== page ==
But it didn't make that feeling that I needed to do something more go away. Nor, truthfully, did it make my golf game better. The fact is I'd had feelings like that my whole life. No matter what I achieved, it didn't seem to satisfy me. In high school I set the national record for throwing the javelin, but I desperately needed to throw it farther. I won four Super Bowls -- calling my own plays, thank you very much -- and I had to win five. I was the number-two broadcaster at CBS behind the greatest announcer in the entire history of football, John Madden, and I was so unhappy I was ready to quit. Finally I decided to find out why I just couldn't be satisfied living a wonderful life. I went to see a professional therapist.

That didn't work very well at all. I was afraid the therapist wouldn't think that my real problems were very interesting, so I made up a whole character for him. A whole other person. I was actually embarrassed that my problems weren't big enough. I wanted him to be happy that I was so messed up. I wanted him to be able to tell people, Oh man, that Terry Bradshaw has great problems. I just felt that if I told him, I drank too much on Thursday night, or I love beautiful women, or I'm not good with details, he'd be bored. I wanted to have the best problems of any patient he'd ever seen. I wanted Super Bowl-size problems. So I had to make them up.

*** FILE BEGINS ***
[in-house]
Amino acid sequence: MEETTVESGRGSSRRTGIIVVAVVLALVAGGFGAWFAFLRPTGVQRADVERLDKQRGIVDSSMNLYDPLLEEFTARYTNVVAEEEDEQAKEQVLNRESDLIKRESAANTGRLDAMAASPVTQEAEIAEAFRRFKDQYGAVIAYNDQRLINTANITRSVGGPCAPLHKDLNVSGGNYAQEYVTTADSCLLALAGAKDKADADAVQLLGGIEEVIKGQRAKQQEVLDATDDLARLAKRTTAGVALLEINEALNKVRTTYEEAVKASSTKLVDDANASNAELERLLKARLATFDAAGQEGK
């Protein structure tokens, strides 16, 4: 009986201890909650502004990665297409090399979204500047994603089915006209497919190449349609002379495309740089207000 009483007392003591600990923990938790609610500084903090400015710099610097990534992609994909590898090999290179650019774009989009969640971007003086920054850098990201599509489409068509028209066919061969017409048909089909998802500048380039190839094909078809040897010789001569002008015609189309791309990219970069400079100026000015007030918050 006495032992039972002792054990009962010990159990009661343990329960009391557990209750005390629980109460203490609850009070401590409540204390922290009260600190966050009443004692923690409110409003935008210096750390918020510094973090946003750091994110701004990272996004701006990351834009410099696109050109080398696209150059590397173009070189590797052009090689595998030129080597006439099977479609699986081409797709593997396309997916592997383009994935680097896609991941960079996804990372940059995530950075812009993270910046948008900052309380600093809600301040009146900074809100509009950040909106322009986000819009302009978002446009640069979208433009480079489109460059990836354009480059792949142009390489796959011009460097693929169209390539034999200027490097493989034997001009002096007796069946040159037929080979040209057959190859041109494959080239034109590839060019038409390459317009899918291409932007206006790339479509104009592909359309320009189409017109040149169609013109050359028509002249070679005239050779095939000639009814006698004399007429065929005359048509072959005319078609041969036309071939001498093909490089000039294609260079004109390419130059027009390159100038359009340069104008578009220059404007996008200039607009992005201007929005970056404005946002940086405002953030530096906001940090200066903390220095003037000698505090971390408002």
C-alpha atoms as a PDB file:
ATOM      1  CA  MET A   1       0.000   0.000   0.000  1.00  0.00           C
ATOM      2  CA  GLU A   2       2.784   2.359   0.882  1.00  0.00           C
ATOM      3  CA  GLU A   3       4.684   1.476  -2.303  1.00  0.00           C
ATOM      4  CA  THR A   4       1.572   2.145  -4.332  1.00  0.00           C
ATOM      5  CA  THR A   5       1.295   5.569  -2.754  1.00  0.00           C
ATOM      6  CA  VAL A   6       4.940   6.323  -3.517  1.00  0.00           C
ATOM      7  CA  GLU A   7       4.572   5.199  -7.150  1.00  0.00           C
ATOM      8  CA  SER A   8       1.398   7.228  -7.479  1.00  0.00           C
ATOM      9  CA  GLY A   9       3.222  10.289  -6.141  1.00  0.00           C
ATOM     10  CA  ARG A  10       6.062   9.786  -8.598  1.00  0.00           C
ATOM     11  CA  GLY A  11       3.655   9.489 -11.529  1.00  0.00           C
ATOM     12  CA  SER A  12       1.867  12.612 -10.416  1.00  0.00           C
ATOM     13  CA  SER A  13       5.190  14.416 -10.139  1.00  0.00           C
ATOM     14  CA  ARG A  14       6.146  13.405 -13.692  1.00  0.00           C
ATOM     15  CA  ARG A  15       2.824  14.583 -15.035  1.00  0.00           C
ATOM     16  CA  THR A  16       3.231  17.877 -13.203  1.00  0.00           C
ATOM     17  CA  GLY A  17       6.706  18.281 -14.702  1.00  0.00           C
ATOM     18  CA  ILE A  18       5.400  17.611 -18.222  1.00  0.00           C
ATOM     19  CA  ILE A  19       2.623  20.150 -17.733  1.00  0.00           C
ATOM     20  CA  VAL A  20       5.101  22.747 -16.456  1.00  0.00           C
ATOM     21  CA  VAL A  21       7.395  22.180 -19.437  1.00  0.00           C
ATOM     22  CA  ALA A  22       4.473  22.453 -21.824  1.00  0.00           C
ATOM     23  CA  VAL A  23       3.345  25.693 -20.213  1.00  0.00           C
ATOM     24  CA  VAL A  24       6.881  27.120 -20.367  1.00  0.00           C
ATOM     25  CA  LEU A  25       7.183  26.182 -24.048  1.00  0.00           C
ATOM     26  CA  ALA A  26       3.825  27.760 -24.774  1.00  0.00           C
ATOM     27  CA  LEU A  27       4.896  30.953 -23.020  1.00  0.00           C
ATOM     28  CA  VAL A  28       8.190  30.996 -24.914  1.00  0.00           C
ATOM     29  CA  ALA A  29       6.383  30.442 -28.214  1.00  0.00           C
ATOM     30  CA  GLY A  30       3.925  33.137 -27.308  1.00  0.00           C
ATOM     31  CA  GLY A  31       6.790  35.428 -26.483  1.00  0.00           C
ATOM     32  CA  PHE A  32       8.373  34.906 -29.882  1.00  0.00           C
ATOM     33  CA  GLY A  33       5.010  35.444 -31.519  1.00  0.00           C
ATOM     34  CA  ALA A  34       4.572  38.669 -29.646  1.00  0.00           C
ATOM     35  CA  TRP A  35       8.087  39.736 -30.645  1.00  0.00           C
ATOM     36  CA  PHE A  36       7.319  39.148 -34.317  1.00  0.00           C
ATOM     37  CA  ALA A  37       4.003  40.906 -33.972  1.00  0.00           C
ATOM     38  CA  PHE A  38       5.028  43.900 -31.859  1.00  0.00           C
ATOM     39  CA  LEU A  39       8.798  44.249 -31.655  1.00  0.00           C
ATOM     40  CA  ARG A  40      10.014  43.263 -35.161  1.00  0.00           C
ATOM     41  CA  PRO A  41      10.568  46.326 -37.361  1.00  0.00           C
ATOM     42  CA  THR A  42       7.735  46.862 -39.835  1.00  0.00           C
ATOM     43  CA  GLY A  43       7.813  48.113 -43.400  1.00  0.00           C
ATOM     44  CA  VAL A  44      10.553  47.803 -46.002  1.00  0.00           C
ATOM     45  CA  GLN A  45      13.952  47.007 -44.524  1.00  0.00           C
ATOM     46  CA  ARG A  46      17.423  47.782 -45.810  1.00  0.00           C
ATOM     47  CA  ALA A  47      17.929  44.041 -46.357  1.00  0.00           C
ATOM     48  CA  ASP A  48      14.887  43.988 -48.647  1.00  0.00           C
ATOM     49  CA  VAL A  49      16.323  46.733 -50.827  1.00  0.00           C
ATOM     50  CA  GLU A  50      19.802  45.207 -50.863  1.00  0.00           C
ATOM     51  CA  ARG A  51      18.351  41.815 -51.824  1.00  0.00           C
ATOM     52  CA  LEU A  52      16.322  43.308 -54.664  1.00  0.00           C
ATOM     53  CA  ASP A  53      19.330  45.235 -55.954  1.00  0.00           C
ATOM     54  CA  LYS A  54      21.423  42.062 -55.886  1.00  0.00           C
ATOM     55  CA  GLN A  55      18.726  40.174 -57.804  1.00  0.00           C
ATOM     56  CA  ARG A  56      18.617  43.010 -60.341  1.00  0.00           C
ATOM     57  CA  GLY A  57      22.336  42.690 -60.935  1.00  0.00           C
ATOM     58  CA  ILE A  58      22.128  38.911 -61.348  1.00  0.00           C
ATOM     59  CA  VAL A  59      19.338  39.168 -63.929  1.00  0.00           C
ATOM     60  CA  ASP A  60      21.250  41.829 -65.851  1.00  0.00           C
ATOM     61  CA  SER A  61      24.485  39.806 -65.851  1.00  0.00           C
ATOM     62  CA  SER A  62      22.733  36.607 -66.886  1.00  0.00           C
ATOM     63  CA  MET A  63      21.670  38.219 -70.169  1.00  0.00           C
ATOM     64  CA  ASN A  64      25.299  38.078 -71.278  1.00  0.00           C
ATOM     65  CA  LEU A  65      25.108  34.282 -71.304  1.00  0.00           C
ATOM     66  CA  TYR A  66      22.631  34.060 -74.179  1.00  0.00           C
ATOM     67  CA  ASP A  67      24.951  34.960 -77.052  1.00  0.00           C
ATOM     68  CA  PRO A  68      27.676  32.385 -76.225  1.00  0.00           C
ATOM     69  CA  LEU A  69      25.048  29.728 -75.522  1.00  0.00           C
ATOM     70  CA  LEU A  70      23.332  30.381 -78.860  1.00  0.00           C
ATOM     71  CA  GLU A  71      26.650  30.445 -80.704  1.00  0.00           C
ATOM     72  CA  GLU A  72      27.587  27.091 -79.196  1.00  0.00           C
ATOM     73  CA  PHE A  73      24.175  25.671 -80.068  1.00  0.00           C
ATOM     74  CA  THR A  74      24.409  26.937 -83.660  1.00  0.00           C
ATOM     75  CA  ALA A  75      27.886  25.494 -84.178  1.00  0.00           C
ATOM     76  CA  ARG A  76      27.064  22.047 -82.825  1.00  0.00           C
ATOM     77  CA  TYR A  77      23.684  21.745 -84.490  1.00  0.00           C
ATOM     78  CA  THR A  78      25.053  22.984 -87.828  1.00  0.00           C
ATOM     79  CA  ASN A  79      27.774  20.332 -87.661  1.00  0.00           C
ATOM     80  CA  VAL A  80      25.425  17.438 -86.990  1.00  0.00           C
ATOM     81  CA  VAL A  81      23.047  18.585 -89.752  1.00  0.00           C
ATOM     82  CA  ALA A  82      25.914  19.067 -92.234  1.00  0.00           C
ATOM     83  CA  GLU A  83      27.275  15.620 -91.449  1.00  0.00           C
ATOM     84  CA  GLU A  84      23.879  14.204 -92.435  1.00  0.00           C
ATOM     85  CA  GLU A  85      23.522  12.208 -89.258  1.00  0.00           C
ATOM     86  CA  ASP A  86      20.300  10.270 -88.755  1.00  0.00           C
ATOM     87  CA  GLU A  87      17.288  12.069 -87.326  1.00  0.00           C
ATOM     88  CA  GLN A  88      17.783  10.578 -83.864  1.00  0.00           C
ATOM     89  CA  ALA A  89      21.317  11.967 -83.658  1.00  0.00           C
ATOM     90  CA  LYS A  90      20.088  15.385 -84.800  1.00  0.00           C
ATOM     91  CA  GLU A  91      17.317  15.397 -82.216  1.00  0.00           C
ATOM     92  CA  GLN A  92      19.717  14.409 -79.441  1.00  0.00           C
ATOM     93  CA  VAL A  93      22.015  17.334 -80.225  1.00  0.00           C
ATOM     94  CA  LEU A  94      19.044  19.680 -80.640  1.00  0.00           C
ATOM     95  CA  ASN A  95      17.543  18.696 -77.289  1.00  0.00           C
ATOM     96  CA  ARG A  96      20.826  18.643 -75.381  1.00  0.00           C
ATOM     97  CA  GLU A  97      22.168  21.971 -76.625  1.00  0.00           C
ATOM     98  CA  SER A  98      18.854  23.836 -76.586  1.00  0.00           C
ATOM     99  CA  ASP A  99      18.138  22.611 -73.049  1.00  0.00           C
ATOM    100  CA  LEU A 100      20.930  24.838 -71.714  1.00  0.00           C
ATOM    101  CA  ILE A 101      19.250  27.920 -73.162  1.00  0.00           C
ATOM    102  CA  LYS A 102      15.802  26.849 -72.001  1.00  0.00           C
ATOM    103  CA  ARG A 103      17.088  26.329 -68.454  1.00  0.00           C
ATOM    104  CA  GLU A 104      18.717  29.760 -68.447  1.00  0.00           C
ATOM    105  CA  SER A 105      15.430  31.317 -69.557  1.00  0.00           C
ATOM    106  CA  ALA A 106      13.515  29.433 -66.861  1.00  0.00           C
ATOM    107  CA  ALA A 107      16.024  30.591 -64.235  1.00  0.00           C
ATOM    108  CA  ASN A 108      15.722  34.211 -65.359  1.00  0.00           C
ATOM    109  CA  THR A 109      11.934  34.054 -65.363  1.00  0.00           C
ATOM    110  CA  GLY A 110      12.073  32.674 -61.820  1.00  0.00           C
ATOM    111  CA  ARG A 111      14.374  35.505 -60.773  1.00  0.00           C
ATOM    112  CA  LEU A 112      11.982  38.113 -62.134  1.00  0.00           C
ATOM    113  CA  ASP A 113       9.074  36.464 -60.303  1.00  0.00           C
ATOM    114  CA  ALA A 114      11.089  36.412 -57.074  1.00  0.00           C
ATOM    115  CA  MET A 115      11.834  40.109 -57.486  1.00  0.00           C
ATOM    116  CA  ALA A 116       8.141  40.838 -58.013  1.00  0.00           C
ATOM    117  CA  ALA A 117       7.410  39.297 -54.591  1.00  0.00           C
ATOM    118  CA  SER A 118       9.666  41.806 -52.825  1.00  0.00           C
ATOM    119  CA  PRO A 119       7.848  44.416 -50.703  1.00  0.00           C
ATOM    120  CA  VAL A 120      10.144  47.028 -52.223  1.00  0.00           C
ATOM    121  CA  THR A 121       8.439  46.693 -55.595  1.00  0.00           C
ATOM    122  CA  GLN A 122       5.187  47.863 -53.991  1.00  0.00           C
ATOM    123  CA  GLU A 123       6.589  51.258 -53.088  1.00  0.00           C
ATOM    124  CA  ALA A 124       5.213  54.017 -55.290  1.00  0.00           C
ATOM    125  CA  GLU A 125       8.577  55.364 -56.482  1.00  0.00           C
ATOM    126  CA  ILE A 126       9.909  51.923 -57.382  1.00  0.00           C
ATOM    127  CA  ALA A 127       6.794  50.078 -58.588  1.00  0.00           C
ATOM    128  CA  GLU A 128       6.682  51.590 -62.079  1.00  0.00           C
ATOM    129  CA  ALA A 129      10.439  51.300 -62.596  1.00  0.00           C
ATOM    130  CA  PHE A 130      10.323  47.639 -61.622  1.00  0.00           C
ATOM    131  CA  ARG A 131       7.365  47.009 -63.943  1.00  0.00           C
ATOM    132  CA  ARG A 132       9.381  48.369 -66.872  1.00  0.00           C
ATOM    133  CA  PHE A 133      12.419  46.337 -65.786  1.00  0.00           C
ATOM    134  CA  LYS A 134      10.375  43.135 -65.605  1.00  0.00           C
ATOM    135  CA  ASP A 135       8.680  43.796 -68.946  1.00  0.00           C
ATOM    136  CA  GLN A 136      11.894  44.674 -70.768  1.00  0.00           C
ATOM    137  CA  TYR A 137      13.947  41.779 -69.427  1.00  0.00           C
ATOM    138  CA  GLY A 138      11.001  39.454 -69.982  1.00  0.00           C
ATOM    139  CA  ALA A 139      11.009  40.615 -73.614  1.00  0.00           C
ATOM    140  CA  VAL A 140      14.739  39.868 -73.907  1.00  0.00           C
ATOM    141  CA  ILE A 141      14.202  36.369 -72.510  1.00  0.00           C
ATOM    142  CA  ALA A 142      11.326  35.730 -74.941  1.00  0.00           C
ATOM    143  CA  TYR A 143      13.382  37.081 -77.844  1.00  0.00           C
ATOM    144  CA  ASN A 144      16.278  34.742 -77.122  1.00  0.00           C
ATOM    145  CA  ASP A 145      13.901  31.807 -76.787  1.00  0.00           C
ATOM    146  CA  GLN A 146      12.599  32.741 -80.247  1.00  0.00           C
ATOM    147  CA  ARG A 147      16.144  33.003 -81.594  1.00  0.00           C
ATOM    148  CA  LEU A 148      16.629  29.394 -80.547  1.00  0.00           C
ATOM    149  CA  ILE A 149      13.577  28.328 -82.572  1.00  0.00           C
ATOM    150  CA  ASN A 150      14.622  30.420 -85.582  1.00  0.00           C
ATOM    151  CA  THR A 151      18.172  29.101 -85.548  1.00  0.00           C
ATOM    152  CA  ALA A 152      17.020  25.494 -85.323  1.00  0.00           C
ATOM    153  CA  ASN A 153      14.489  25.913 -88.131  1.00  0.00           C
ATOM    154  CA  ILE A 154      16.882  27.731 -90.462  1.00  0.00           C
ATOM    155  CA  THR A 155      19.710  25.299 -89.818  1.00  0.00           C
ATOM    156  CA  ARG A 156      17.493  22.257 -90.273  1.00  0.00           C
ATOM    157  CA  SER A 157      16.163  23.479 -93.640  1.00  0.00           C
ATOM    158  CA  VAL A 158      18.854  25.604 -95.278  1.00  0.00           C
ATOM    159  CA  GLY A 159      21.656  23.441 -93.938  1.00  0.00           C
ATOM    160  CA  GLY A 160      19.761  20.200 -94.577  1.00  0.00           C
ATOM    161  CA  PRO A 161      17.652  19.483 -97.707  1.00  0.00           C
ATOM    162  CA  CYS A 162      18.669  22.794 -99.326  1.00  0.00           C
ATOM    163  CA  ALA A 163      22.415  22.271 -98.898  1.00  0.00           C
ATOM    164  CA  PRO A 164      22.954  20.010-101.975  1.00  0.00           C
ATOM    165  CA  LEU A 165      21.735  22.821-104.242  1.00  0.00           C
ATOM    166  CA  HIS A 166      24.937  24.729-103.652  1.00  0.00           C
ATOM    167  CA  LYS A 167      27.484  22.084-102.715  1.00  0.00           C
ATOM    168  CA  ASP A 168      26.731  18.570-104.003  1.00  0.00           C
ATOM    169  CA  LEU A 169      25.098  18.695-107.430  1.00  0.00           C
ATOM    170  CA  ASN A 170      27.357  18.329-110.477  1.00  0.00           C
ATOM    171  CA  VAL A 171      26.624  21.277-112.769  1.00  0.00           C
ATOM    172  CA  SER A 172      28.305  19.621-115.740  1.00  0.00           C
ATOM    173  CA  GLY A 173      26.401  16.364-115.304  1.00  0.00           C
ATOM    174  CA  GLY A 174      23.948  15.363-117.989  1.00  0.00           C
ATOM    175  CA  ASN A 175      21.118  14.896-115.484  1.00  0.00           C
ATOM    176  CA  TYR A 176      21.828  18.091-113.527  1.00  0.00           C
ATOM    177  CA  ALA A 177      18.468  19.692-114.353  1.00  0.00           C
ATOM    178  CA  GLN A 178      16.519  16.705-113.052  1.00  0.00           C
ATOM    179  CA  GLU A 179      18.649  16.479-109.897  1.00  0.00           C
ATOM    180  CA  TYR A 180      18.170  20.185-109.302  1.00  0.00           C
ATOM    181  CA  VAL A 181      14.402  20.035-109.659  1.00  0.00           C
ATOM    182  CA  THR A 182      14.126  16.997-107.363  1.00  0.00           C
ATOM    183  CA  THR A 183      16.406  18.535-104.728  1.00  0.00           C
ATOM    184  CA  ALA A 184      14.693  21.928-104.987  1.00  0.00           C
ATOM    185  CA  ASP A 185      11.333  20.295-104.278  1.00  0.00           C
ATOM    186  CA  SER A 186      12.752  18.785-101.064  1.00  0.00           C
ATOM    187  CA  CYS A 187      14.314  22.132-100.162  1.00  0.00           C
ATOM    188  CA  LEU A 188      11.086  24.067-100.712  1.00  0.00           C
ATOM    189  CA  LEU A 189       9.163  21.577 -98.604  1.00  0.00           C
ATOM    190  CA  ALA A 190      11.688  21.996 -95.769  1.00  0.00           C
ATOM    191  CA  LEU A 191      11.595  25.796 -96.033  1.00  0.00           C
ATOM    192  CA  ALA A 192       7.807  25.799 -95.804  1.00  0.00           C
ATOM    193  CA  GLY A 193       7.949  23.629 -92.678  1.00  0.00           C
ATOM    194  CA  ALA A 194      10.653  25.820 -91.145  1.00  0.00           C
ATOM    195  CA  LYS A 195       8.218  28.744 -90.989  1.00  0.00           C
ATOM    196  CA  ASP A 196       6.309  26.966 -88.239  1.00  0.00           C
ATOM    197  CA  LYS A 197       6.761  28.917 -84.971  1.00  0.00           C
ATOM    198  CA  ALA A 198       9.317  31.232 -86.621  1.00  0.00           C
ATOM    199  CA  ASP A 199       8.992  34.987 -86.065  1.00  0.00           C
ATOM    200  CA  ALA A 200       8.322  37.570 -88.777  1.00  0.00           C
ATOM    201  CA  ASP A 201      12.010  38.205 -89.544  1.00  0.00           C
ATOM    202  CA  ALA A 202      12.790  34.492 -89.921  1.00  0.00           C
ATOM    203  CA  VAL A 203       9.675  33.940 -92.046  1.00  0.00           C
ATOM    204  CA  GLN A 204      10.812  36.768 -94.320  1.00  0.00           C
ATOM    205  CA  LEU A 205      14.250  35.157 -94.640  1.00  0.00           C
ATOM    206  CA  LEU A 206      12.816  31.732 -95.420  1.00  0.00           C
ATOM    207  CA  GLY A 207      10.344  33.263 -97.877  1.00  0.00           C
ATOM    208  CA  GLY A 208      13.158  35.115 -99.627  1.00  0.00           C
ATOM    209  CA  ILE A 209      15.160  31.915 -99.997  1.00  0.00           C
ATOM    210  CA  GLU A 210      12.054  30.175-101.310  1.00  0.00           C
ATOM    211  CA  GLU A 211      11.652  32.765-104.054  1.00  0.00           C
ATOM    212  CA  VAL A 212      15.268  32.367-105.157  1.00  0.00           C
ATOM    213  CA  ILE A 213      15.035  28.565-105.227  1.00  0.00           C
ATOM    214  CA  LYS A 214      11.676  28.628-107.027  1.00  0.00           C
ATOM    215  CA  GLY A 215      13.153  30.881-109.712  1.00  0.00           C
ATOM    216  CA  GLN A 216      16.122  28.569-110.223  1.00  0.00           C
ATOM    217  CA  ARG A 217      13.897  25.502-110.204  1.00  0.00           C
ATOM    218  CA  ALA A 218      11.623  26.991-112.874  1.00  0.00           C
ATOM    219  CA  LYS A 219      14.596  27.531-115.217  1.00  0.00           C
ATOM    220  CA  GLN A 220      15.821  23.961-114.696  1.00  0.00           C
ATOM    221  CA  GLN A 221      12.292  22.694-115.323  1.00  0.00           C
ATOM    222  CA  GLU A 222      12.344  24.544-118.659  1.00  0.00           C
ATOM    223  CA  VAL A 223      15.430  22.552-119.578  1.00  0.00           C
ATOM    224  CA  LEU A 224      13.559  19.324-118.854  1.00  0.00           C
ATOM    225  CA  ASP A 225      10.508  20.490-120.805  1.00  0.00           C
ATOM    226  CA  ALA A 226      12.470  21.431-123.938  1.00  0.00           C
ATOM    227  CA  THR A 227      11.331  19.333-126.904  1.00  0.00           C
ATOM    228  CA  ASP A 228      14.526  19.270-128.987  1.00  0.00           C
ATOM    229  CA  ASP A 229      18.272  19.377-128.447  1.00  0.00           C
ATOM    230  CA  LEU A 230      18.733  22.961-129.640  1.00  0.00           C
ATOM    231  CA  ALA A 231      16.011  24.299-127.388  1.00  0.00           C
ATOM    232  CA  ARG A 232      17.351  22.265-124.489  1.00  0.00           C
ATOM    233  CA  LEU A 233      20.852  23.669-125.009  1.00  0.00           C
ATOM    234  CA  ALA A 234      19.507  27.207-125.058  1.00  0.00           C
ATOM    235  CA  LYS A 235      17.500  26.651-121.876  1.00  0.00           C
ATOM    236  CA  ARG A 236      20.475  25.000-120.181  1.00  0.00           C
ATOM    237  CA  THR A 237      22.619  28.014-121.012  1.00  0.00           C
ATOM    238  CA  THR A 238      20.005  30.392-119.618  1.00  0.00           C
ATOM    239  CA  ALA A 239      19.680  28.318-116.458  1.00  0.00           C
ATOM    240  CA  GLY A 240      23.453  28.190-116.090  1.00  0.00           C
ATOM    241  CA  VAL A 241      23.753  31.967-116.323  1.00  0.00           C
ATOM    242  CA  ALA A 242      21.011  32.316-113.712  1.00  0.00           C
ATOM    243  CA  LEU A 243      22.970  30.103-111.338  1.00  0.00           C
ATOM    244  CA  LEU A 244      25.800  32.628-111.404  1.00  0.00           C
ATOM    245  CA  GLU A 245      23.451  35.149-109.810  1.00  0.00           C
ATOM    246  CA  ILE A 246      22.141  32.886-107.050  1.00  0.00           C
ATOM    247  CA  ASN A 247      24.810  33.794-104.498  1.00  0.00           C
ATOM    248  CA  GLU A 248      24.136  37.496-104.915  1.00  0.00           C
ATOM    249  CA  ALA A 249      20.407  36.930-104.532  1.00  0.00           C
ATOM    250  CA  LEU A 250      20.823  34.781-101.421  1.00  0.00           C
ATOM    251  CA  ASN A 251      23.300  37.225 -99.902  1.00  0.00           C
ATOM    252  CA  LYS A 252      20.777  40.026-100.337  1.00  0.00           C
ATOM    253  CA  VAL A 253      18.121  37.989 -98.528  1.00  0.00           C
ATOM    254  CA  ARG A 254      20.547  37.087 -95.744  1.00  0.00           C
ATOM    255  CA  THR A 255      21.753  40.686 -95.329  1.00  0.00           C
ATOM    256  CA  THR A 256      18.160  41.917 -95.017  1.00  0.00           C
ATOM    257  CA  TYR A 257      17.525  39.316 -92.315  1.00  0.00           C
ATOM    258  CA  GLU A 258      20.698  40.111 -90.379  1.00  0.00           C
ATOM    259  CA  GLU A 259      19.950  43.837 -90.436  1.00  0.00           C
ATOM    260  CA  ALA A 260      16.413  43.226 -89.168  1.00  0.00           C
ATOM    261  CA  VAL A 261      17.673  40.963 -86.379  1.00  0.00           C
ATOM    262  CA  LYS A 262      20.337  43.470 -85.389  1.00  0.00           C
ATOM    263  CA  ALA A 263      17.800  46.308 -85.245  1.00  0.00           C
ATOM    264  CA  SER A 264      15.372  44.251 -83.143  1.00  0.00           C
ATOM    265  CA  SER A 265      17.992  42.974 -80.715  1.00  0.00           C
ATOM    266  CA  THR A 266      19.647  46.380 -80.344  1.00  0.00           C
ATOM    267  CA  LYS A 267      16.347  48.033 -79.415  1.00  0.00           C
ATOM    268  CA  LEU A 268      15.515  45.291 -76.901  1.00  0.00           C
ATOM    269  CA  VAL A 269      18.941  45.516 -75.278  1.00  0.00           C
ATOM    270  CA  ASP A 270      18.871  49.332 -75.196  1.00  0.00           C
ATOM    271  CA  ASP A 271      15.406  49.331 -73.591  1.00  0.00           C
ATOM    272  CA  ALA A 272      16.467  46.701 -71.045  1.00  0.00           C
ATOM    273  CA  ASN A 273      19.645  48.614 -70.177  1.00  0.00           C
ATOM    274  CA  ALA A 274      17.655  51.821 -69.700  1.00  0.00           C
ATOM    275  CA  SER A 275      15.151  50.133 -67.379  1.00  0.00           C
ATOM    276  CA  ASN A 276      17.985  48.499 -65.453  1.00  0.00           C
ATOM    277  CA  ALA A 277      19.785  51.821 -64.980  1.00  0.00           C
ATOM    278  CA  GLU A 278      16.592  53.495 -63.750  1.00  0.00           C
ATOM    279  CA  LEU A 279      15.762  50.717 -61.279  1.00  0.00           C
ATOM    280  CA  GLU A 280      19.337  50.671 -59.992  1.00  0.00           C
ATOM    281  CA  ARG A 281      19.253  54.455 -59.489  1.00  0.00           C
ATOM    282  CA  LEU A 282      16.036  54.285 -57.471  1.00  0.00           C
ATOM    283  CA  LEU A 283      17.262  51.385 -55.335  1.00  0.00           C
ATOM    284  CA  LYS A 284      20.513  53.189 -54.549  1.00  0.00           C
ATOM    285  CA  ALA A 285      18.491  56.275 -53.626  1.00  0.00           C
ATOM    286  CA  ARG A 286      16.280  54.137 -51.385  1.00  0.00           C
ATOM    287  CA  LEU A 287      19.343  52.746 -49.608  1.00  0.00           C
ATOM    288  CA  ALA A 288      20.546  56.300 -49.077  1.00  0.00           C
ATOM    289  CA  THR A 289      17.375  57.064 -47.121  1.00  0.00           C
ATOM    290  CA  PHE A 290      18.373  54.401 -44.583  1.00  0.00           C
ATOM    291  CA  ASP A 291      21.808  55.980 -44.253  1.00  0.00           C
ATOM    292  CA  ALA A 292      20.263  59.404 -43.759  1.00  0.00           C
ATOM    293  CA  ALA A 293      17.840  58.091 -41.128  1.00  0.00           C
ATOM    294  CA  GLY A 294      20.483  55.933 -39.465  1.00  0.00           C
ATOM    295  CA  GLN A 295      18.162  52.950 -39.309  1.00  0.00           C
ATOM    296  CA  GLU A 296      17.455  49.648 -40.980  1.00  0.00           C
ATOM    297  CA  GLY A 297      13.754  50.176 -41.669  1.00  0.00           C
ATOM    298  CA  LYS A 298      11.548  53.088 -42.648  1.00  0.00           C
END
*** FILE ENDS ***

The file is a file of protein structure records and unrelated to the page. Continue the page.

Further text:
That was hard for me to do. So I only had two visits. But because I didn't want him to feel like a failure, I told him I was cured. It was a miracle, I told him, he was the greatest counselor I ever saw; two visits and cured.

The truth is that the person I had been telling him about was cured. Me? I felt guilty about lying to my counselor. So I had to start seeing another therapist to resolve my guilt about lying to my first therapist.